The ideas I share here are based on a very strong belief that animals should be able to live in peace without threats to their existence. They should be able to live, roam, run—whatever it is they are put on this earth to do. Their lives should not be at the mercy of human whims and interests. While I oppose the use of musk from any animal who has been tortured or killed, I want to focus on civet cats for a moment and explore some ideas for phasing out the practice of trapping them and scraping their glands for musk. Let’s start the conversation! Consider this: researchers from Addis Adaba University in Ethiopia have found civet “scent markings” in the wild on trees, shrubs, fencing poles and more. They have successfully collected these secretions, suggesting there may be a more humane, less intrusive way to use civet musk in the future.
These researchers suggest that local people could be trained to collect civet secretions and that this could be a good source of foreign exchange for Ethiopia. Imagine! Using this sustainable method, civet cats could live freely and people could develop a source of income. Taking this concept a step further, I know there are organizations that provide microloans to communities help them to build better lives. Why not distribute microloans to help these communities gain the training they need to collect civet secretions in this new non-intrusive way? It’s an idea that benefits animals and humans! In a case like this, if the method to collect civet secretions was sustainable and certified as harmless to animals, I might consider civet musk as a novelty.
Another solution could be to establish a civet retirement sanctuary for animals that have been kept in captivity. Here, civets could roam free and leave their marks on trees as they would in the wild. If people decided to collect the secretions, they would need to do so in a manner that would not disturb the civets living there.
The dark secret of perfumery is painful to hear, but learning the facts is a first step to making informed decisions about the products we use on our bodies. There are many ways to create amazing and innovative perfumes without the use of animal products –natural perfumers prove this every day. We make our choices: Perfume companies large and small can take steps to creating cruelty-free products; and consumers can avoid products made with animal musks. But we can only take these steps and make these choices after we know the full story and consider sustainable and non-intrusive solutions that do not maim or kill wild animals to satisfy our whims. For me, this also includes animal testing, a practice that many perfume and cosmetic companies employ to ensure safety. But that’s another story for another time…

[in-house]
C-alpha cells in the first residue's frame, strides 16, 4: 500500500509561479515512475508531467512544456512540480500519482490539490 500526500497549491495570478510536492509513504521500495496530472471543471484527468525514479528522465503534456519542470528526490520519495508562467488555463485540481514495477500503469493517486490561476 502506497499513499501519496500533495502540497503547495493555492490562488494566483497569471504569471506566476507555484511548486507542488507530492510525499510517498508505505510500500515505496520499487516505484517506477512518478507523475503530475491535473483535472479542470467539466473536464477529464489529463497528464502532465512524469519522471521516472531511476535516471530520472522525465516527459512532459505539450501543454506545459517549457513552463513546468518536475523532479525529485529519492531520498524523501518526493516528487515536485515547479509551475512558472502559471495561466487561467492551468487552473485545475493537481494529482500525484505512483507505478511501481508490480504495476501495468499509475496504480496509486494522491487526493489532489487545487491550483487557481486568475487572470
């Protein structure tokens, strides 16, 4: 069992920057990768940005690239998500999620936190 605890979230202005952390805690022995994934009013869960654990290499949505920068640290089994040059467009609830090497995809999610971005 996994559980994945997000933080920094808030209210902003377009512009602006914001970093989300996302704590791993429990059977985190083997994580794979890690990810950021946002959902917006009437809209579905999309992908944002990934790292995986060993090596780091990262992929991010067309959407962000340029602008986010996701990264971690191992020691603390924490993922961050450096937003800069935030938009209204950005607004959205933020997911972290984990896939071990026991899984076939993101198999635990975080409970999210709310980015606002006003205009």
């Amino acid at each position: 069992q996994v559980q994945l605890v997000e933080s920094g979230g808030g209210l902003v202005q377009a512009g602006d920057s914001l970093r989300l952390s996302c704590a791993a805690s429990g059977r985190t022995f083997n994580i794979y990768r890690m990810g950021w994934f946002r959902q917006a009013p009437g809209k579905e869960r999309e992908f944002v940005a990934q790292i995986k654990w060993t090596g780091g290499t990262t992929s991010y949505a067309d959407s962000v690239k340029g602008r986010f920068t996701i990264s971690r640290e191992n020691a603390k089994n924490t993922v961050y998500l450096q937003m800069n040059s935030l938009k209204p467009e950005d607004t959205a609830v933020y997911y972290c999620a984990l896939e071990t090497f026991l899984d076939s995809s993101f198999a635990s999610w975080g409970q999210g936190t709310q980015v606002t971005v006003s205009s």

Start the discussion in your community, and with your friends and family. Progress doesn’t happen in silence, and it doesn’t happen overnight. The perfumers of the past were people of their own time—they may not have considered humane treatment of animals to be a priority, and they may not have been aware of the alternatives that existed. Today, we consider the fate of animals very carefully. I believe we are moving in the right direction. Let’s keep moving toward a more sustainable, cruelty-free world!
For more information, please contact me at email@example.com
3 “European Freshwater Species Strategy.” World Wildlife Fund. June 2000. (http://www.panda.org/downloads/europe/SpeciesReport.pdf)
4 “Perfume Trade Imperils Musk Deer.” BBC News. July 6, 1999. (http://news.bbc.co.uk/2/hi/science/nature/387033.stm)
5 “On the Scent: Conserving Musk Deer – The uses of musk and Europe’s role in its trade.” Volker Homes, TRAFFIC Europe report. 1999. (http://www.traffic.org/species-reports/traffic_species_mammals36.pdf)
6 “Ambergris: Lucky, Lucrative and Legal?” Whale and Dolphin Conservation. September 10, 2015. http://uk.whales.org/blog/2015/09/ambergris-lucky-lucrative-and-legal
7 2017 research into the retrieval of ambergris shows that the substance has been found on beaches, and therefore humanely sourced. However, it is important to know that this substance has been harvested from slaughtered animals in the past. Research into the source of ambergris – and the legality of owning it – is critical. This topic is covered here: http://uk.whales.org/blog/2015/09/ambergris-lucky-lucrative-and-legal
12 “Collection of African Civet Civettictis civetta perineal gland secretion from naturally scent-marked sites.” Department of Biology, Addis Ababa University. Wondmagegne Daniel, Afework Bekele, M. Balakrishnan and Gurja Belay. June 2011.
Other Sources and Recommended Reading
“Perfume and Flavor Materials of Natural Origin.” Steffen Arctander, 1961.
“The African civet cat (viverra civetta) and Its Life Supporting Role in the Livelihood of Smallholder Farmers in Ethiopia.” Conference on International Research on Food Security, Natural Resource Management and Rural Development. Takele Taye. Tropentag 2009; University of Hamburg, October 6-8, 2009.
“Aquatic Products in Arts and Industries,” Report of the Commissioner for the Year Ending June 30, 1902. Charles H. Stevenson. U.S. Commission of Fish and Fisheries, Part 28. Washington, 1904.